In 2007, Inzamam joined the unsanctioned Indian Cricket League. In the inaugural competition, Inzamam captained the Hyderabad Heroes and scored 141 runs in 5 matches. In the 2008 competition in March, Inzamam captained the Lahore Badshahs, composed entirely of Pakistani cricketers.

The move to the ICL has proved to be a controversial one for Inzamam. The PCB's stance on players joining unsanctioned leagues has meant that he has been banned from playing in any domestic competitions in Pakistan or any involvement with the international team.[21] However, given Inzamam's recent retirement, this is unlikely to affect him.

Playing style

I think Inzamam is as talented as Brian Lara and Sachin Tendulkar but little does he realise his true talent

— Former Pakistan captain Imran Khan.[22]

Inzamam has been known to be a very destructive batsman in both One Day Internationals (ODIs) and Test matches. He has the ability to pick the length of a delivery very early and play very late. His footwork is generally considered to be fast, enabling him to position himself early for shots. He averaged just under 50 runs per innings in Tests and nearly 40 runs in ODIs, with a strike rate of 54.03 and 74.23 respectively. Inzamam is especially strong playing shots off his legs and has been considered to be amongst the best employers of the pull-shot in world cricket.

His batting style has brought him fans from all over the world. He was called "the best batsmen in the world against pace" by Imran Khan, because "he seems to have so much time on his hands before the ball reaches him".

Inzamam does, however, have a reputation for being a poor runner between wickets. He has the dubious distinction of being run-out the second highest number of times in ODIs having been run-out 40 times [behind Marvan Atapattu (41 times)].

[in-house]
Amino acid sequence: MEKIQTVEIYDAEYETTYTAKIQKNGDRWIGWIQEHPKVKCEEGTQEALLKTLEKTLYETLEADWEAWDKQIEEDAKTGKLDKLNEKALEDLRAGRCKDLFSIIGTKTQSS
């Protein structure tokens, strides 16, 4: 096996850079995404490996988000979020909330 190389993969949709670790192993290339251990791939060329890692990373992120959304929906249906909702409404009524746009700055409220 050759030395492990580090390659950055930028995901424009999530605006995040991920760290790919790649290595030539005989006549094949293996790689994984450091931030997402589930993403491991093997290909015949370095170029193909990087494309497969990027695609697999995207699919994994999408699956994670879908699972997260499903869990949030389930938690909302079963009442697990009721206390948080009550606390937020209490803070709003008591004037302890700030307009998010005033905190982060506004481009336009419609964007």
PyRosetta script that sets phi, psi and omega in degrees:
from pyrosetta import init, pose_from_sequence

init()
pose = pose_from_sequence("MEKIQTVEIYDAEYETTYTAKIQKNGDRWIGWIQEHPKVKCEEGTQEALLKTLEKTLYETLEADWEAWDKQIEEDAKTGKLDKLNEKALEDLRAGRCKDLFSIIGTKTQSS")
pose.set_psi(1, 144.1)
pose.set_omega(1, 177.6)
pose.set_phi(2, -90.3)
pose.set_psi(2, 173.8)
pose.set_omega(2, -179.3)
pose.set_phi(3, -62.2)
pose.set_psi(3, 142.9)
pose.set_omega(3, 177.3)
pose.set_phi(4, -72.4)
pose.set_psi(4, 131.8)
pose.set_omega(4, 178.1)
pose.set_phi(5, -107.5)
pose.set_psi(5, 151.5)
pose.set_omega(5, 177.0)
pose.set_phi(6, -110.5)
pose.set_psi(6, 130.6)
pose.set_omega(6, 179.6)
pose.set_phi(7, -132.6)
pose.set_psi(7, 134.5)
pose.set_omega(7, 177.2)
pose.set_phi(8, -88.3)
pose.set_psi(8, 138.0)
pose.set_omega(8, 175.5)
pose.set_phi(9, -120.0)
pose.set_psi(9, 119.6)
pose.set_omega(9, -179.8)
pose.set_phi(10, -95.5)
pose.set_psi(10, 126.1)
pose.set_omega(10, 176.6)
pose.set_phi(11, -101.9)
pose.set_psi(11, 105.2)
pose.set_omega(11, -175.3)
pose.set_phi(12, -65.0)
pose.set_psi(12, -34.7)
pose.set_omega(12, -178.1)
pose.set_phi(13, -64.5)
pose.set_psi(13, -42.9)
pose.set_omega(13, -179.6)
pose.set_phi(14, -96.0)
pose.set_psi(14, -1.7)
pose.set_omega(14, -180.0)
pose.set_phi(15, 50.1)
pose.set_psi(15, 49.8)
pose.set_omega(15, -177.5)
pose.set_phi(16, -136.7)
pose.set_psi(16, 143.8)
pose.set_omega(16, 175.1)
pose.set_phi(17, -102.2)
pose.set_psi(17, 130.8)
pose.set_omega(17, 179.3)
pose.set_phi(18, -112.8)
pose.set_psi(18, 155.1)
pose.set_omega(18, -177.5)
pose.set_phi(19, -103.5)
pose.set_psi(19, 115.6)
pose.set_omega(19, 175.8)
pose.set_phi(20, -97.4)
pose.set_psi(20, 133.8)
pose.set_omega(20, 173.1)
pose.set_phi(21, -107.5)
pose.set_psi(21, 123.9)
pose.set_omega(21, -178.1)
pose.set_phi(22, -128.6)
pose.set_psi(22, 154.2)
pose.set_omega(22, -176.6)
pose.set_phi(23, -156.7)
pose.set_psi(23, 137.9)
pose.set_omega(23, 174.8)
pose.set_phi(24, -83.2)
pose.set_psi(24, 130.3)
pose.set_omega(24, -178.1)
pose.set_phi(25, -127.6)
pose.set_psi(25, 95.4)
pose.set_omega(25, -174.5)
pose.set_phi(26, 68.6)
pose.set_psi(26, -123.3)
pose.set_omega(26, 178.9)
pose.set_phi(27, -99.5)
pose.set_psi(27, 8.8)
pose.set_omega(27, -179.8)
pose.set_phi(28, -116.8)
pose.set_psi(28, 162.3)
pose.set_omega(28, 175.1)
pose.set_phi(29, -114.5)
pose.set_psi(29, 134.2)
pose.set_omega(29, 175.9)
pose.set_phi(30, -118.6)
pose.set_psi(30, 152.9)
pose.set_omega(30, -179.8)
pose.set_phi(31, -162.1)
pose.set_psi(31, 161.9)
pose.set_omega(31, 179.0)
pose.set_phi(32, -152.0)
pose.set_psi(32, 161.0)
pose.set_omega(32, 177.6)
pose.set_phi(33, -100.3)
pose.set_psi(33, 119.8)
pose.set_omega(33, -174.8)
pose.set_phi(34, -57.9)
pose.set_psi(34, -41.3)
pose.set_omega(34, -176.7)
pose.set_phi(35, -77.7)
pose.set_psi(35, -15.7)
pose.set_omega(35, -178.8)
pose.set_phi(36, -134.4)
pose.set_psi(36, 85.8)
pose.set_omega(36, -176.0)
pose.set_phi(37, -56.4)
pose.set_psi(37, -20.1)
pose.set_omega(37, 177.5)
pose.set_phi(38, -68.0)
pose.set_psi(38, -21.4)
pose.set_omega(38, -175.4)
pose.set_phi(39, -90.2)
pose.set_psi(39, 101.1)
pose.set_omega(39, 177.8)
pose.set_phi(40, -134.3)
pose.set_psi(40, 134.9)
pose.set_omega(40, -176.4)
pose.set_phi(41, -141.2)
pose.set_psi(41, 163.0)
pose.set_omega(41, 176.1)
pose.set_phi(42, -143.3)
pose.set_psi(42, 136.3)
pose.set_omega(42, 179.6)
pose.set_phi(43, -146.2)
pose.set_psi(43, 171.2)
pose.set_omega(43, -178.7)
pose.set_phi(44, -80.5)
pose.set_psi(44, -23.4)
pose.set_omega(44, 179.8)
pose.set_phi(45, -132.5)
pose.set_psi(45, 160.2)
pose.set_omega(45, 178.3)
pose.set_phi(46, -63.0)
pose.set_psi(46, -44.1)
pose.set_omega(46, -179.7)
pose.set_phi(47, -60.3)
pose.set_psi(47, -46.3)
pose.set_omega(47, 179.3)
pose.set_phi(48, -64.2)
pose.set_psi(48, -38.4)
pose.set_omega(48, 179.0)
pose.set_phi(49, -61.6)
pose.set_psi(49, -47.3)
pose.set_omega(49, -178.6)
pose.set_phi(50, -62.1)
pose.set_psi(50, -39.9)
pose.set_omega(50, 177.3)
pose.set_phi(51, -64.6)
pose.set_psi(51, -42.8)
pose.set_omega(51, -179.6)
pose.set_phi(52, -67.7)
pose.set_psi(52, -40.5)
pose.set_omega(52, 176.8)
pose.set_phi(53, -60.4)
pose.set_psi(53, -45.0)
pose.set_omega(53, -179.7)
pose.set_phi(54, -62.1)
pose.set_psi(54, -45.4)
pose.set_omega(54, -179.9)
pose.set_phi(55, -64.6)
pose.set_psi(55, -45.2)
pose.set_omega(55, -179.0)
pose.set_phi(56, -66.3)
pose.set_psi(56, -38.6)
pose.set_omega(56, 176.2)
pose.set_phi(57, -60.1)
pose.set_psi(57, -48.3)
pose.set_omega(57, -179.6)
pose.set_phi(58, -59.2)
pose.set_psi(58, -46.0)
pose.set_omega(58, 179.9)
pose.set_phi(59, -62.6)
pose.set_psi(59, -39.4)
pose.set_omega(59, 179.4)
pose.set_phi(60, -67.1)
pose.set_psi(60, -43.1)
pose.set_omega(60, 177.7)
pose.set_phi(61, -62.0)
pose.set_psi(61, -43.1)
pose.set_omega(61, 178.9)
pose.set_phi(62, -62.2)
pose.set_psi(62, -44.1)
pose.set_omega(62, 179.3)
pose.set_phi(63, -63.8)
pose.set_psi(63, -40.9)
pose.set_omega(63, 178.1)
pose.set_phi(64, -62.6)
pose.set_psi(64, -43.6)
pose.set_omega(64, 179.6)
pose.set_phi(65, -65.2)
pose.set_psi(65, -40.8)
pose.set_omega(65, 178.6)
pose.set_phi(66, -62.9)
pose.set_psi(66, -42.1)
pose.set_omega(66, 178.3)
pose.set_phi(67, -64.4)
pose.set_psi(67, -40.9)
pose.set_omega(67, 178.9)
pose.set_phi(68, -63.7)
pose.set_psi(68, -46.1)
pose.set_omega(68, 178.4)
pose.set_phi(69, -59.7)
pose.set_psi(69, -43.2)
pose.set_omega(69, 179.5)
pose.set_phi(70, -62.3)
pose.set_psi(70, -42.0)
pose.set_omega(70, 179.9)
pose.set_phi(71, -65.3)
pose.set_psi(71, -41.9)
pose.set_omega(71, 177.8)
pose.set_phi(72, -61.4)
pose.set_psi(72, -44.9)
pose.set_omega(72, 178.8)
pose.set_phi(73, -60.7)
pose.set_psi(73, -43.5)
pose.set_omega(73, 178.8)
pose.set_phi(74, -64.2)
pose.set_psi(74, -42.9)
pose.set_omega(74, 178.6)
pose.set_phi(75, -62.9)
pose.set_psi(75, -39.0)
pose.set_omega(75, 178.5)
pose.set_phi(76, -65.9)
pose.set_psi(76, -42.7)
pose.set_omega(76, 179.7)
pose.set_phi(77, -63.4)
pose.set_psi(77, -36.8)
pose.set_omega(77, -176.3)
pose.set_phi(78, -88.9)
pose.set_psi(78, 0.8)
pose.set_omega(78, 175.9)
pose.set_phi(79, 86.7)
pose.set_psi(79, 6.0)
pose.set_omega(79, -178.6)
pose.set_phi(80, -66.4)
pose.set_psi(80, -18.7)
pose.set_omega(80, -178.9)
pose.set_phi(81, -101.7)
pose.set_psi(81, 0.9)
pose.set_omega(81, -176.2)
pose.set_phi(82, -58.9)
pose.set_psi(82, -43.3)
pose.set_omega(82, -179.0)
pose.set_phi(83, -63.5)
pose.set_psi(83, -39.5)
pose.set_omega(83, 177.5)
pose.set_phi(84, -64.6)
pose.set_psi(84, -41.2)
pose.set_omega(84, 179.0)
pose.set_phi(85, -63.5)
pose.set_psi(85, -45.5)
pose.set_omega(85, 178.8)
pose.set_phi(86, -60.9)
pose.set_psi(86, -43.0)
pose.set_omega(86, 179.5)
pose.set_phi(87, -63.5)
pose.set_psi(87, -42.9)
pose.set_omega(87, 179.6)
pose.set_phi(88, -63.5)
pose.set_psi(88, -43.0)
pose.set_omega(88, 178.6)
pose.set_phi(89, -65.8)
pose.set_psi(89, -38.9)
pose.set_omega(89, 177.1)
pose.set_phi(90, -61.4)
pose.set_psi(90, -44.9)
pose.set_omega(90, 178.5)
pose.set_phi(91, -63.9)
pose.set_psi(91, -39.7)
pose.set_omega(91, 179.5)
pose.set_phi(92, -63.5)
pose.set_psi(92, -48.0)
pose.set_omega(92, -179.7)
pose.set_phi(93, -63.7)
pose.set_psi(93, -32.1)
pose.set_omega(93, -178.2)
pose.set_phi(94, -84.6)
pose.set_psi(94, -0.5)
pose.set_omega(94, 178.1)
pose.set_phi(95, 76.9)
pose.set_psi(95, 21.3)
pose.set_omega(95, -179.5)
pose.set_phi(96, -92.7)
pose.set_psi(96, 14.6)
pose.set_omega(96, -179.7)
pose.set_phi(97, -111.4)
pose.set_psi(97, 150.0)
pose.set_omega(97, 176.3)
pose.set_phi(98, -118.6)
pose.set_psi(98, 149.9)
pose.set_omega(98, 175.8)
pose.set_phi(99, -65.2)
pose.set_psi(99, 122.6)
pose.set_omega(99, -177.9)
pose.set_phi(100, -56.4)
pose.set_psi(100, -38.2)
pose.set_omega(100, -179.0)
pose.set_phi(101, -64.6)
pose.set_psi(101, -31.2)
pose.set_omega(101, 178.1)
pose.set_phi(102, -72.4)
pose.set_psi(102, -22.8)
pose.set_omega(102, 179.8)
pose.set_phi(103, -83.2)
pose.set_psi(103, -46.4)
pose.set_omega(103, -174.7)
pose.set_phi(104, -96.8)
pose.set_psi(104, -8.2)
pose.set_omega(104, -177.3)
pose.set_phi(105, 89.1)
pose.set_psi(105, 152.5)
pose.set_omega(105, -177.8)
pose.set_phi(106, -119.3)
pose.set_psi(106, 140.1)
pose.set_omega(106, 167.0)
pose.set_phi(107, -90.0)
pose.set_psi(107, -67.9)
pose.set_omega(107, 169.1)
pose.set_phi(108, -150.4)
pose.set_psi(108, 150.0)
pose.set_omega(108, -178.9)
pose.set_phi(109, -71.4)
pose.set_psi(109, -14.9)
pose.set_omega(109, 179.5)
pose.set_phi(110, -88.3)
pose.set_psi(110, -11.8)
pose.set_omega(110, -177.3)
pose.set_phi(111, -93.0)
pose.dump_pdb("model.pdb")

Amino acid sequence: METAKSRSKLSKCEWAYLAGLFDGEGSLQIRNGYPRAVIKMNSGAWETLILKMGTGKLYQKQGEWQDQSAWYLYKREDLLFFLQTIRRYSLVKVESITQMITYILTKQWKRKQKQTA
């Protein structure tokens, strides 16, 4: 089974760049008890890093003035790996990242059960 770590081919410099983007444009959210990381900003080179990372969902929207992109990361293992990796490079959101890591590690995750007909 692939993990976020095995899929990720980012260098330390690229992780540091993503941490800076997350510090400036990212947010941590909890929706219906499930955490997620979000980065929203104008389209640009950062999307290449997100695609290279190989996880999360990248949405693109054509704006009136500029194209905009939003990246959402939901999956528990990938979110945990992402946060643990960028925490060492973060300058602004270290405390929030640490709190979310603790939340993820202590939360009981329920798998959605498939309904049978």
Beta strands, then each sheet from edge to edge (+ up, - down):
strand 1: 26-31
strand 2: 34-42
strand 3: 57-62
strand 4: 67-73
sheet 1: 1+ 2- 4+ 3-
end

Captaincy

Inzamam in 2005

Inzamam captained Pakistan in 25 Tests, winning eight, drawing eight and losing nine. Only three players have captained Pakistan in more Test matches, but all have better win-loss records, and only Imran Khan has a lower win percentage than Inzamam. However, Inzamam held the captaincy until March 2007, the longest captaincy tenure since 1992 when Imran Khan retired.

Captaincy had a positive effect on Inzamam's batting, often leading by example in pressure situations, averaging greater as a captain (52) than without (50). In ODI's Inzamam used to have the highest average as captain[23] and is currently second on that list behind Ricky Ponting. After early failures in Australia, he took a depleted Pakistan side to India in 2005 and was important in securing a draw, winning the final test match from an unlikely position with 184*. He subsequently lead his side to an ODI success against West Indies (away), England (home) and Sri Lanka (away) as well as Test Series victories against England (home), India (home), Sri Lanka (away). Inzamam had seemed to have united the Pakistan side and victories lead them to 2nd place in the ICC Test Rankings and 3rd place in the ICC ODI Ranking. The latter part of Inzamam's tenure as Pakistan captain was less successful and the team was embroiled in many controversies culminating in a disappointingly early exit from the 2007 Cricket World Cup at the hands of lowly ranked Ireland.

In the 2007 Cricket World Cup, Inzamam captained the Pakistani team to its first loss to associate ICC member Ireland (on St Patrick's Day). This result and their previous loss to West Indies, led to them being knocked out of the tournament. A day later he announced his retirement from One Day International Cricket and resignation as Test captain. The announcement was made the same day that Bob Woolmer, Pakistan's coach, died in his hotel room in Kingston, Jamaica. He dedicated his final ODI to Woolmer to whom he shared a good relationship with for three years and affectionately called 'The Bob'.

Inzamam-ul-Haq's career performance graph.

Test centuries

Test Centuries by Inzamam-ul-Haq
Runs Against Year Test #
1 123 West Indies 1993 1222
2 135* New Zealand 1994 1249
3 100* Sri Lanka 1994 1267
4 101 Zimbabwe 1995 1290
5 148 England 1996 1330